Northern Ireland

Loyalist band stopped from passing St Patrick's Church

The band played outside St Patrick's Church in north Belfast
Image caption The band has been prohibited from parading past St Patrick's Church in north Belfast

A loyalist band filmed playing tunes outside a Catholic Church on the Twelfth of July has been prohibited from marching past the same church.

The Parades Commission have banned the Young Conway Volunteers band from marching past St Patrick's Church on Donegall Street in Belfast next Saturday.

The 32 other bands taking part in the City of Belfast Grand Black Chapter march are restricted to playing a single drum beat while passing the church.

In its determination, the Parades Commission said the Young Conway Volunteers band had been "the subject of recent speculation concerning behaviour".

It said it was "aware of the particularly difficult and sensitive issues surrounding the incident... and of the negative impact this has had on community relations in the area".

The Shankill Road-based band was filmed walking around in circles outside the church on 12 July and said it was "pure chance" that they had come to a halt there.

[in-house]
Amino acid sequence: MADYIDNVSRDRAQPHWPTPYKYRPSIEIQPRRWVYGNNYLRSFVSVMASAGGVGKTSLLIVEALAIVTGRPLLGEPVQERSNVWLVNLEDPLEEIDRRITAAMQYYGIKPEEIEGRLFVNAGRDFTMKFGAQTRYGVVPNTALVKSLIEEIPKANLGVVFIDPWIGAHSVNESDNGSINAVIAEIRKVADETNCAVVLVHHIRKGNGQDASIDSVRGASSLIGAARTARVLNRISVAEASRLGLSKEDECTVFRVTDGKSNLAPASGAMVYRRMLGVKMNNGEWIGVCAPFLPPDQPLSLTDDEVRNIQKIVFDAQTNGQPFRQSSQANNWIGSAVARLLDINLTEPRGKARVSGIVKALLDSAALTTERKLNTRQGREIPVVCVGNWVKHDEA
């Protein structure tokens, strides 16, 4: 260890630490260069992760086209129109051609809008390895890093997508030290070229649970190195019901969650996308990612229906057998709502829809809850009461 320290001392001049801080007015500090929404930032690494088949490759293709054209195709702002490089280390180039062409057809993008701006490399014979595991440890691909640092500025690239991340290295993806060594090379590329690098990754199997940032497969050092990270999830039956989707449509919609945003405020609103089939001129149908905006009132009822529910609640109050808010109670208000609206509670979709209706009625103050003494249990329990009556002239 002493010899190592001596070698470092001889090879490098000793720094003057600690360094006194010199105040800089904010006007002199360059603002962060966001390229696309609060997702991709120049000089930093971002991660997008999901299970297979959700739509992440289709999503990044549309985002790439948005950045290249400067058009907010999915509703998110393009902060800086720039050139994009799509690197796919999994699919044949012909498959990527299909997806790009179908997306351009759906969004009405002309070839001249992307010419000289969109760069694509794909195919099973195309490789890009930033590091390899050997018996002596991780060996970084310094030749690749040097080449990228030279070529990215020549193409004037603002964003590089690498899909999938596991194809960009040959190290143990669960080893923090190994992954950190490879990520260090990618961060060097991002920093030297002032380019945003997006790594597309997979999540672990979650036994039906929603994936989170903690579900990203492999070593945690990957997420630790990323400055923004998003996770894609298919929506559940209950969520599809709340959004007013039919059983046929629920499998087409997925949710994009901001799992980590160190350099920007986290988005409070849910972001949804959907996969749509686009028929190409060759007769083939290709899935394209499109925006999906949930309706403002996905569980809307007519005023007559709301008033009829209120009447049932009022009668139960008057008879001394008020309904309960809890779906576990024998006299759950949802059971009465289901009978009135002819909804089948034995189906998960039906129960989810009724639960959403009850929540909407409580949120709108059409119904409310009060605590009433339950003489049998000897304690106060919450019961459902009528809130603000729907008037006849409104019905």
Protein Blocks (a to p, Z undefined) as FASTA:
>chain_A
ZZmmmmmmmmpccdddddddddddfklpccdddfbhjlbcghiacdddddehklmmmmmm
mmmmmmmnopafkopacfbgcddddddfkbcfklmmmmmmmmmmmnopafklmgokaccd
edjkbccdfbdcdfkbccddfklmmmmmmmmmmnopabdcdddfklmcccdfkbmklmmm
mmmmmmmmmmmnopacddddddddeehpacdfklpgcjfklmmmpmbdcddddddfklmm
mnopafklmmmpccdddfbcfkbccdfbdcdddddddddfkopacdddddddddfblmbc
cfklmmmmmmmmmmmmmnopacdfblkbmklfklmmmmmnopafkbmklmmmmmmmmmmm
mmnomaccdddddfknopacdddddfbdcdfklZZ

The band also said they were not playing the Famine Song, an anti-Irish song that originated in Glasgow.

The Famine Song is sung to the music of the Beach Boys' Sloop John B, but replaces the chorus "I feel so broke up, I wanna go home" with "The famine is over, why don't you go home?".

The Justiciary Appeal Court in Scotland has ruled that the song is racist.

"The tune we were playing is actually a Beach Boy song titled Sloop John B," the band's statement said.

"The singing of words that some supporters associated with the tune the band was playing at the time was perhaps unfortunate and may have just been a by-product of the exuberance of the day of celebration of our culture and history."

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